Here's one. The best tool a cop can use to maintain a safe distance is a powdered doughnut. If the officer can hold the doughnut at arms length and view the whole scene through the doughnut hole, he is a safe distance away.
    You can buy a pack of 6 miniature training aids at the gas station for $1.99.
    Why powdered doughnuts you ask? So the officer can tell which way the wind is blowing!
    -----Matt
    I was told the "rule of thumb for hazmat scenes" was this:As your rig approaches the scene,the officer will hold out his thumb at arm's length.If he can see any part of the scene around the thumb from that distance,the rig is too close and much be repositioned for safety.

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    I think that's more EOD than H/M...but still a good one

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    Quote Originally Posted by len1582 View Post
    I think that's more EOD than H/M...but still a good one
    Oh I dunno about that. I suspect that right after the bag goes PPOPPPPP, there would be a HAZMAT situation with the guy kneeling on the ground.

    I know I's sure hate to be the one who received his bomb suit for cleaning......
    If you don't do it RIGHT today, when will you have time to do it over? (Hall of Fame basketball player/coach John Wooden)

    "I may be slow, but my work is poor." Chief Dave Balding, MVFD

    "Its not Rocket Science. Just use a LITTLE imagination." (Me)

    Get it up. Get it on. Get it done!

    impossible solved cotidie. miracles postulo viginti - quattuor hora animadverto

    IACOJ member: Cheers, Play safe y'all.

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    looking for a gag on haz mat
    I find if you open up a big canister storing Ammonia or similar gets everyone gagging pretty quick...
    Luke

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    Same thing, a little different.

    How firefighter's identify a HAZMAT chemical using the Tri-COP-Scope Method:
    1. Officer standing/Car running: Not hazardous
    2. Officer unconscious/Car running: Toxic fumes
    3. Officer unconscious/Car stalled: Oxygen displacing chemical
    4. Officer/Car both melting: Acidic chemical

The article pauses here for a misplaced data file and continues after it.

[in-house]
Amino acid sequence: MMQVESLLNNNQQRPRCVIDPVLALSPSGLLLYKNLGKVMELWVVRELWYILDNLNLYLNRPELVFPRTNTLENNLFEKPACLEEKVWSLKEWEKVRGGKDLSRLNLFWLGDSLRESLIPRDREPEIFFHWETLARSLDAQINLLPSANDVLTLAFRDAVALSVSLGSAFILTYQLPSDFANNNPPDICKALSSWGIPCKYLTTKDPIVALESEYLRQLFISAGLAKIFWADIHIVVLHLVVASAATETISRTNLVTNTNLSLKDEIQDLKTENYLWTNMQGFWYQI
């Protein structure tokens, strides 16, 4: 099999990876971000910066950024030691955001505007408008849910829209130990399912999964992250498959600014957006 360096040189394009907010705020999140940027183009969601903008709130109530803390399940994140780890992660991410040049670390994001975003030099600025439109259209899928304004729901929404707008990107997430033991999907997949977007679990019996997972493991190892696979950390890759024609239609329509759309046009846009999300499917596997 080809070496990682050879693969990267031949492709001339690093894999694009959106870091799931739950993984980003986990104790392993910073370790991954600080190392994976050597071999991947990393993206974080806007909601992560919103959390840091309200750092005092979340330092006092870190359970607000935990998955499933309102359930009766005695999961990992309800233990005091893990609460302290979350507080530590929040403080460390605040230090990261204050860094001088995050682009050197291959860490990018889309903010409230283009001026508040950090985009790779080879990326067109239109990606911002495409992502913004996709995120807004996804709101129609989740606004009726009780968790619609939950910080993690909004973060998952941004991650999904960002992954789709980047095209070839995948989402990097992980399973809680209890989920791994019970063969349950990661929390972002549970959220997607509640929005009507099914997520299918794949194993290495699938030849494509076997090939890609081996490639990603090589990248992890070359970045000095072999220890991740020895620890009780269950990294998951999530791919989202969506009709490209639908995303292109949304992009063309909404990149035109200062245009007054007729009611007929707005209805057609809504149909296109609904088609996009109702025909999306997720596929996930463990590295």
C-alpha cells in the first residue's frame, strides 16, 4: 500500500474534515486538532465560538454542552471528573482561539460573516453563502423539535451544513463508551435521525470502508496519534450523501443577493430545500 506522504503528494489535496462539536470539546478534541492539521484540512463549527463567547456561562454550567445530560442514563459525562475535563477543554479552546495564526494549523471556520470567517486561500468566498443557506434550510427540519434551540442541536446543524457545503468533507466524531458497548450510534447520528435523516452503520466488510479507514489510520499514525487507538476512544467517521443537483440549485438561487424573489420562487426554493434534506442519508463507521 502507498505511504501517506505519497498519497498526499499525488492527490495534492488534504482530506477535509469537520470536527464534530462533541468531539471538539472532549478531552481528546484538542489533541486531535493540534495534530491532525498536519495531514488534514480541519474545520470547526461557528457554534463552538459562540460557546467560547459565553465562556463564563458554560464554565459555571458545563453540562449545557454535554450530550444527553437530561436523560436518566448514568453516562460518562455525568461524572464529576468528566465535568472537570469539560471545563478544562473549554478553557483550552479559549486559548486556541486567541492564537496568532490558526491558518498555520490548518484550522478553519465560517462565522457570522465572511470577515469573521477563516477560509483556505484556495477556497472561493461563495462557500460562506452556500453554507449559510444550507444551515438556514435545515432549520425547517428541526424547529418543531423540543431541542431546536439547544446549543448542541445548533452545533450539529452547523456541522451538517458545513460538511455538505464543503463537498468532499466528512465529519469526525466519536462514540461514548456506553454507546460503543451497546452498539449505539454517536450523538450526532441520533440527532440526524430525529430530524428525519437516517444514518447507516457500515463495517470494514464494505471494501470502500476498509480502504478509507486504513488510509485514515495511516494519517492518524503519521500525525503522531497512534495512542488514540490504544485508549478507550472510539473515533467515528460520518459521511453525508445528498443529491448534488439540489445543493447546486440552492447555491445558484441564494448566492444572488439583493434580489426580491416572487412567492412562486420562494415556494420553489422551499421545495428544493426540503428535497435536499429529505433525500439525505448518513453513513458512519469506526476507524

5. Officer/Car on fire: Extremely flammable

    BTW, the "Rule of the Donut" doesn't work. They can't find a cop that can hold a donut at arm's length long enough to look through the hole.

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    Speaking of Dihydrogen Monoxide pranks. One that I like to do with Haz Mat Ops courses is bring in a plastic jar with the DHMO in it, in a box that has a plastic bag in the bottom of it. I fill it right before entering the class and ensure some spills on the sides so its wet. I ask a student to pick it up and pass it around and see how long it takes that its leaking, some have it on their hands, and that there is "DHMO" and "Highly Toxic if opened" label on it. Then you play the role with your other instructos and see who flips.

    I know it might be a little unethical but damn its fun with the right crowd. I've had a few fellow instructors whom use baby oil, it sticks to the outside of the plastic bottles better.

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    Quote Originally Posted by E229Lt View Post
    "Boss,I don't think Jenkins should be defusing this one.His wife just left him and I don't think his mind's really on work today."

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    What's that line from another poster about if he sees a glowing monkey running away from a possibile hazmat scene then he's gonna follow that moneky?
    What you'll need is a monkey and a couple chemlite sticks.Take the monkey,crack the chemlite to start it and then cut it open.Pour the "juice"onto the monkey and let him go into the classroom.

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    Won't most hazmat make you gag? I shoulda paid more attention in ops.
    I am a highly trained professional and can find my :: expletive deleted:: with either hand in various light conditions.

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    We have always said cops standing acting normal that it is safe to approach the scene.

    Cops gagging or puking time for at least SCBA.

    Cops on the ground all 4 hoofs in the air see how fast that driver can do the reverse slalom.

    Maybe not quite as eloquent as some but hey we are rural folk around here.

    My favorite haz-may incident in training involved a release of "ethyl methyl nasty **** and sudden instant death".

    FyredUp